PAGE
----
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Mr. Stanley Weiss Interview With Gabrielle Reilly 

Mr. Stanley Weiss founded Business Executives for National Security (BENS) in 1982.  BENS started a new model for the business community to become involved in the defense of America by collaborating with the government and the military.  As Founder and Chairman of BENS, Mr. Weiss has made a BIG, quiet, behind-the-scenes impact on American foreign policy including, among a long list of achievements, nuclear risk reduction.  He was also instrumental in saving billions of taxpayers dollars in military spending that was being spent due to political motivation rather than with the macro view of optimizing military strength.  

BENS has also evolved and adapted to focus on our new-world threats of cyber and terrorist attacks as well as tracking terrorist's financial assets and securing our ports. 

So I would like to extend a warm welcome to my guest, Mr. Stanley Weiss.

Gabrielle Reilly:  Why did you originally start Business Executives for National Security (BENS)?

Mr. Stanley Weiss:  For me, it was a totally new venture.  I'd been lucky prospecting and mining in Mexico.  But as a businessman, I thought the debates over defense spending and nuclear weapons in the late 1970s and early 1980s were absurd.  The Right said more was better.  The Left said less was better.  I thought better was better - spending smarter, getting the most out of every tax dollar.  So I started BENS, to bring a more balanced, pragmatic business approach. 

Gabrielle Reilly:  How did you get BENS started?

Mr. Stanley Weiss:  I recruited other business executives, entrepreneurs and professionals I knew, and we opened an office in Washington, DC.  But when we went to Capitol Hill, nobody believed us.  One senator said to us, "What do you really want?"  They assumed we were shilling for defense contractors, looking to make money.  But, as citizens, our only interest was the national interest - what was best for the country.  So we said then what we say now: "National security is everybody's business."

Gabrielle Reilly:  What three accomplishments has BENS achieved that you are most proud of?

Mr. Stanley Weiss:  Well, aside from helping to save billions of tax dollars?  We helped create the U.S.-Soviet Nuclear Risk Reduction Centers in Washington and Moscow that helped avoid accidental launches and which remain in use today.  We helped devise the process that took the politics out of base closure so that the country could close unnecessary military bases and pour the savings - billions of dollars - into building a stronger military.  And we created business-government partnerships across the country, "recruiting businesses to volunteer their facilities, vehicles and employees to deal with foreign as well as domestic disasters.

Gabrielle Reilly:  In reviewing your work there were many issues you predicted before they either, became popular thought, or the prediction occurred.  What would you say would be your most important "told you so" moments?

Mr. Stanley Weiss:  Actually, I avoid trying to predict things.  Like Yogi Berra said, "prediction is difficult, especially about the future."  I guess the closest thing to any predictions would be what I've been writing for years about certain countries: that Pakistan is the real heart of terrorism, that Iran is a regional power that can't be ignored, and that Indonesia, with the world's largest Muslim population, can be a model to the world that Islam and democracy can co-exist.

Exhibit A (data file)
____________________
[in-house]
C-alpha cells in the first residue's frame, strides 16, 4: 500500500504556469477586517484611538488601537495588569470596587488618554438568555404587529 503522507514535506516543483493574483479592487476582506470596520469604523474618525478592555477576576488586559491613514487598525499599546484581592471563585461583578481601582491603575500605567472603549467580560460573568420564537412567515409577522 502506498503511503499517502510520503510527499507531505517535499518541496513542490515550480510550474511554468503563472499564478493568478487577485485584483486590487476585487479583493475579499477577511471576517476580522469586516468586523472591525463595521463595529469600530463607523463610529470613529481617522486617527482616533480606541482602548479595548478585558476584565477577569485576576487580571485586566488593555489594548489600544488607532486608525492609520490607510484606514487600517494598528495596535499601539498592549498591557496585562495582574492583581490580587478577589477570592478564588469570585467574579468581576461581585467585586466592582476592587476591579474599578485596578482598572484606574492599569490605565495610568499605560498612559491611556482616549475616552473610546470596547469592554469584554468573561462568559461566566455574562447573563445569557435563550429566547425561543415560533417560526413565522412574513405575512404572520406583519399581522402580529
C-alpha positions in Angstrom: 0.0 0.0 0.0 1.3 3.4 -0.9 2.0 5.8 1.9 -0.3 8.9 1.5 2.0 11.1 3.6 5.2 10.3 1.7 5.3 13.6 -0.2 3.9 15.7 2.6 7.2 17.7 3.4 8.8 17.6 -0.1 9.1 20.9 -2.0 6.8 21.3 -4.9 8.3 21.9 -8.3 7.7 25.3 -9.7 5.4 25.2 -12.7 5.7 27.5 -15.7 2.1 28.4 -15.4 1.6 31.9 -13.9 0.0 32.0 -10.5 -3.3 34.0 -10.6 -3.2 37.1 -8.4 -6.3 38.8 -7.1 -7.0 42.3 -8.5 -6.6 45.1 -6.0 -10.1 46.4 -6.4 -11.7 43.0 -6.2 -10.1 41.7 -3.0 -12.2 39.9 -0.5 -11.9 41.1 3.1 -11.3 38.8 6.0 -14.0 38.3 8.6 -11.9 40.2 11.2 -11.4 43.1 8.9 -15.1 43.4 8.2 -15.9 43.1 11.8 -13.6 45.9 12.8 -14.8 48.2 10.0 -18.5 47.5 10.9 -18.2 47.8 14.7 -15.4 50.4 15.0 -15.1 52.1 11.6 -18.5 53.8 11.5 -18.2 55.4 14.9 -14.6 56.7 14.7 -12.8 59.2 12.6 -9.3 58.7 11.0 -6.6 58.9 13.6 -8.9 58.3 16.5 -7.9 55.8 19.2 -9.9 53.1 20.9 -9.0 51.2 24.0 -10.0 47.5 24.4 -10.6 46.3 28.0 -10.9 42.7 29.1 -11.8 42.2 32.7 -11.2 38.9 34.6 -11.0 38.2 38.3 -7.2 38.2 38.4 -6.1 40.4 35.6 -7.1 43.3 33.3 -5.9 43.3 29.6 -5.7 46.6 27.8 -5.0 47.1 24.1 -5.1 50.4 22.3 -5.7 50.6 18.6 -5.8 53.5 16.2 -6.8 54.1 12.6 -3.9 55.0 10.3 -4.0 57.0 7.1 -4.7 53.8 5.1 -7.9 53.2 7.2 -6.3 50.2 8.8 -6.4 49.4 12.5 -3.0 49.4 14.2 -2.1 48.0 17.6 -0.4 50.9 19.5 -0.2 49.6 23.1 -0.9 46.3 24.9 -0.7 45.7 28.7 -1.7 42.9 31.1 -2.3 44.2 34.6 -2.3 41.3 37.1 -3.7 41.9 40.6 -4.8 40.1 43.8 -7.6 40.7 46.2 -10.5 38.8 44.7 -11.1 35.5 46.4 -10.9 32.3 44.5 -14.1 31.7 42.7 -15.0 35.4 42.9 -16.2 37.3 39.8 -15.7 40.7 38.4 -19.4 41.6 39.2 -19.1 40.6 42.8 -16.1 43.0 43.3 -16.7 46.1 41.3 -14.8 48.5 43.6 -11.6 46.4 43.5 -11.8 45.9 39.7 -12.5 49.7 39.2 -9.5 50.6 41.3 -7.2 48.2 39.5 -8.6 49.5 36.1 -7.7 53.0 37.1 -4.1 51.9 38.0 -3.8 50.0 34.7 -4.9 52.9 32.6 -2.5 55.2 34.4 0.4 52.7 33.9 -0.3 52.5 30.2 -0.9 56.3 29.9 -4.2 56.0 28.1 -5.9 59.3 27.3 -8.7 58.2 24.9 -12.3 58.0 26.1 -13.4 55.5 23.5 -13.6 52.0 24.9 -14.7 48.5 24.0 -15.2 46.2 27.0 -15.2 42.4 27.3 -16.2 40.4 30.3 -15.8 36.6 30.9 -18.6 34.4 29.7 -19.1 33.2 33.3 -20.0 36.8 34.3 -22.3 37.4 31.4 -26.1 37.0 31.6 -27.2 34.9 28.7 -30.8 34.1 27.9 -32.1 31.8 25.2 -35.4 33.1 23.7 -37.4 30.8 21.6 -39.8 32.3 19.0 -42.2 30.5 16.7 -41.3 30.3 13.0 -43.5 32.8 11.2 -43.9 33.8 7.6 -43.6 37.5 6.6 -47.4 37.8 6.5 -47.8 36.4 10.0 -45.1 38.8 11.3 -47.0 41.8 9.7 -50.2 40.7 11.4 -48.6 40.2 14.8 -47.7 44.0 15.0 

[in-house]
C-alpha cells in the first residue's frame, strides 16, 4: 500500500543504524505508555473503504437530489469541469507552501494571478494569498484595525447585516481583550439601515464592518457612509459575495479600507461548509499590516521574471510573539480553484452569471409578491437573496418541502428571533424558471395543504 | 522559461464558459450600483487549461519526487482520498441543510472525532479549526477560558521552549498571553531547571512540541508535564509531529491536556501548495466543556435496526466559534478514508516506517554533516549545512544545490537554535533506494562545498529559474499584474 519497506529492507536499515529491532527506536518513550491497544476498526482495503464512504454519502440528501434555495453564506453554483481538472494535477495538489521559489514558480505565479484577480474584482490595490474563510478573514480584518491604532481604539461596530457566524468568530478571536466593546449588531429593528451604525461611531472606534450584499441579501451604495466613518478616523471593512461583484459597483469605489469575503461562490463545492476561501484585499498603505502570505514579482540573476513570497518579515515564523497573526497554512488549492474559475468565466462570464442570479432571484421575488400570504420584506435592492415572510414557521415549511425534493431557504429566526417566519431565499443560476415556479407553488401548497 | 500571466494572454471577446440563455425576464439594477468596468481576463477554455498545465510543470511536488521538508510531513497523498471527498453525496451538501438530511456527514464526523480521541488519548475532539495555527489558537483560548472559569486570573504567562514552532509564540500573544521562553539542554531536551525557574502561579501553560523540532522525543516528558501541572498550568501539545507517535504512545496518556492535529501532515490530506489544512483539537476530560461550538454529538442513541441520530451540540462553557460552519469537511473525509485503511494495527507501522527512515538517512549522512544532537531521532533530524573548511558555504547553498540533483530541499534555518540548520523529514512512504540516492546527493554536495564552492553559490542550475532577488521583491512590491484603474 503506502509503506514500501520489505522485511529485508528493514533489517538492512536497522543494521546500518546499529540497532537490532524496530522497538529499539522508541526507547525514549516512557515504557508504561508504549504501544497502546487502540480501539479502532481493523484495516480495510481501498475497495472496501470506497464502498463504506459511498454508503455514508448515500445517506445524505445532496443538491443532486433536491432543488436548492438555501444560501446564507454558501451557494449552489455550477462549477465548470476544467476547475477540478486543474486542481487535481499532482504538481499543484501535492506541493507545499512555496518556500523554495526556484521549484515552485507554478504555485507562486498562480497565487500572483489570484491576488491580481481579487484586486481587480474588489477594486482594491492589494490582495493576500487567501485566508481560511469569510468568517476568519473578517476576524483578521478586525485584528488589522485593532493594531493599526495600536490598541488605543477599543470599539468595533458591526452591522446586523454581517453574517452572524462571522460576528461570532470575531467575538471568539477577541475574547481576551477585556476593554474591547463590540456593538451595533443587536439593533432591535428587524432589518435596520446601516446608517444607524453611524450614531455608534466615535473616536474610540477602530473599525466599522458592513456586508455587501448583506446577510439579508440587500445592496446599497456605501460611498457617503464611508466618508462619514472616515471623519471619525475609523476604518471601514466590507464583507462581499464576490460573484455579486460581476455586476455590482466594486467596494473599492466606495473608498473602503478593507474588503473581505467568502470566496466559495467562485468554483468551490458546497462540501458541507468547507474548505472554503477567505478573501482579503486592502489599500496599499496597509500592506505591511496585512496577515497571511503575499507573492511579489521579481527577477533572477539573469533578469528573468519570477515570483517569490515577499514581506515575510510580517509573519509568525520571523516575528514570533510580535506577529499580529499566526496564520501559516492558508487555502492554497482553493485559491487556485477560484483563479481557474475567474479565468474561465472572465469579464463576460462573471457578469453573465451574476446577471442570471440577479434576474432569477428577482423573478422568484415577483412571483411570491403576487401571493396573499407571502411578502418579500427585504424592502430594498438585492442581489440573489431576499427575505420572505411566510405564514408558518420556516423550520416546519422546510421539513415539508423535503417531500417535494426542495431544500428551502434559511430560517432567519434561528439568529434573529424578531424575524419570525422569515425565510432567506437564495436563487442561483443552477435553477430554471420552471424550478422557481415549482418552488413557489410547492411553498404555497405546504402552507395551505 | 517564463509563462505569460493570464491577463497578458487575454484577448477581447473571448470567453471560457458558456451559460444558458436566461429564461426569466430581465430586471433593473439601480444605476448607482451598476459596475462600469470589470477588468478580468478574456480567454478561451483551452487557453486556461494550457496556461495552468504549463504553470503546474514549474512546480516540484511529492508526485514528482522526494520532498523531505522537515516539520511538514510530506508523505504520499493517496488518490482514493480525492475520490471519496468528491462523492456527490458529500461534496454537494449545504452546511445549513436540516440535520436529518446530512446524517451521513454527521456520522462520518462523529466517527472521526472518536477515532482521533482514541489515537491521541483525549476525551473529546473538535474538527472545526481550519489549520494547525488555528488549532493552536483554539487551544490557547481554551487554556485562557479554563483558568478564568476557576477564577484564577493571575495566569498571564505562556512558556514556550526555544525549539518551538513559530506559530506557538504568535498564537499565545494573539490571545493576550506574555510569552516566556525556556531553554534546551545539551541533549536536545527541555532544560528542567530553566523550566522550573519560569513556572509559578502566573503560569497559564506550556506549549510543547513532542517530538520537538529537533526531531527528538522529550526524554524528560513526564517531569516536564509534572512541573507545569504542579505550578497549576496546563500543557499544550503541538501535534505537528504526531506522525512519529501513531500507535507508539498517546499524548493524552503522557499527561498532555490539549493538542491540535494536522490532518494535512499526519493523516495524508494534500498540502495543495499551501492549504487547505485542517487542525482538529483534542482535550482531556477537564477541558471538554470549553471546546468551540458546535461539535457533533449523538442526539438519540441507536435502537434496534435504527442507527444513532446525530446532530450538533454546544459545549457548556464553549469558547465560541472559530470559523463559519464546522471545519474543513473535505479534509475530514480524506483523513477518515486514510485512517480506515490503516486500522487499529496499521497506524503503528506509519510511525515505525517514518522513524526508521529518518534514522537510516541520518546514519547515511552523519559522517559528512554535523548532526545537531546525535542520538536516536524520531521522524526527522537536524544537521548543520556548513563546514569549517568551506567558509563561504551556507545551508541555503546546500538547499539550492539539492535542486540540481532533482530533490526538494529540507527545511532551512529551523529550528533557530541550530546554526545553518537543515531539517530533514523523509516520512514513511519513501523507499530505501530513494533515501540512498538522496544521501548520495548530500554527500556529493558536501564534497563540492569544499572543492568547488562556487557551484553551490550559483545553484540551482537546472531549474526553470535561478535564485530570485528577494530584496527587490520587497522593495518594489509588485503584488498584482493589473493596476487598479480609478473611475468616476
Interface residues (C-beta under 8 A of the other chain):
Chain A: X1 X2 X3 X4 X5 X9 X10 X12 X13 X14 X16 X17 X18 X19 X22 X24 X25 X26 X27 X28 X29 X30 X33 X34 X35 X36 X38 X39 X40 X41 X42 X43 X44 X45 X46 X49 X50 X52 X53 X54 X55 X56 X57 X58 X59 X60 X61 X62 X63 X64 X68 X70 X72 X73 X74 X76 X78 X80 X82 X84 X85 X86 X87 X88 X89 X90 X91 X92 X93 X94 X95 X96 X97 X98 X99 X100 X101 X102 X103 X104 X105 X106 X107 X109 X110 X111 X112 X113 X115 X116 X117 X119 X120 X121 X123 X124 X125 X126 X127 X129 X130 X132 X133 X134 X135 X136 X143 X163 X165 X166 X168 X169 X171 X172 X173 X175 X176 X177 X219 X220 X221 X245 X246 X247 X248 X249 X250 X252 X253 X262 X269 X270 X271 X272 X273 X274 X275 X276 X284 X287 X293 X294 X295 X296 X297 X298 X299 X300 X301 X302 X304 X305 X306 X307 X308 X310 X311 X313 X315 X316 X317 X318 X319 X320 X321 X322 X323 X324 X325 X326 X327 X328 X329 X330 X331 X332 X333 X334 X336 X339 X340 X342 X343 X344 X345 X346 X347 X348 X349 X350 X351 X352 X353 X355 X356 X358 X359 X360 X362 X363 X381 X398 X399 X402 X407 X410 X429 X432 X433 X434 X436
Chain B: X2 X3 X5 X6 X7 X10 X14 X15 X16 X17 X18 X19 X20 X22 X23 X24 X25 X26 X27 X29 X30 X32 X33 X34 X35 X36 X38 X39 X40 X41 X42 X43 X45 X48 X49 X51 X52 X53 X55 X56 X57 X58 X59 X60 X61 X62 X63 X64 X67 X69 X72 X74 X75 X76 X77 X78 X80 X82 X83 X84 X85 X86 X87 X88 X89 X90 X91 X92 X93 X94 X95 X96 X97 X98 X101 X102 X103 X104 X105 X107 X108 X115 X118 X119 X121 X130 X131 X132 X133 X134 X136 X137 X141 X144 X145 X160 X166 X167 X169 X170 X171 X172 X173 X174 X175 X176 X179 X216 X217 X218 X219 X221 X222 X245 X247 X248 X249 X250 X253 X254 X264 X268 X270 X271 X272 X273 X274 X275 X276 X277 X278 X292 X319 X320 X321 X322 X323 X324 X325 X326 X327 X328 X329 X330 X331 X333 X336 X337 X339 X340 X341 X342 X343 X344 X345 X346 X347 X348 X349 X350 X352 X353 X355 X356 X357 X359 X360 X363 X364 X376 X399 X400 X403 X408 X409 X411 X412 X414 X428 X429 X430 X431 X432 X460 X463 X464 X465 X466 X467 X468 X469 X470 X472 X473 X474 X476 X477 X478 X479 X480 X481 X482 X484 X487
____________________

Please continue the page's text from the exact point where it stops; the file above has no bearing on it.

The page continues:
Gabrielle Reilly:  You travel a lot. where do you spend much of your time and how does it influence your thinking on American foreign policy and our international relations?

Mr. Stanley Weiss:  Aside from Washington - and -London and -Switzerland where I have homes -my wife Lisa and I spend much of each year in Indonesia, Thailand, India and Myanmar.  My work with BENS often takes me to regions at the forefront of U.S. foreign policy, for example Afghanistan, the Middle East, West Africa and the Caucasus (Georgia, Armenia and Azerbaijan).  Americans are only 5 percent of the people in the world.  You can't really understand the world - or America's role in it - without looking at it from the perspective of the other 95 percent.    

Gabrielle Reilly:  How important are our relationships with moderate Muslim countries, like Indonesia for example?

Mr. Stanley Weiss:  They're absolutely critical.  Countries like Indonesia, Turkey and Azerbaijan - countries with almost exclusively Muslim populations but with secular governments - will probably determine who wins the war for the soul of Islam: the moderate majority or the radical few.  Remember, of the world's 1.3 billion Muslims, most live outside the Arab Middle East.  Will these countries be more like Pakistan, on the road to the 14th century?  Or more like Turkey, embracing the 21st?  

Gabrielle Reilly:  What are your plans for the future?

Mr. Stanley Weiss:  To continue working for BENS, to keep traveling and maybe even to write a story about living out one's dreams.  That's what I define as living.

For more of Mr. Stanley Weiss's writing on international affairs please visit his web site.


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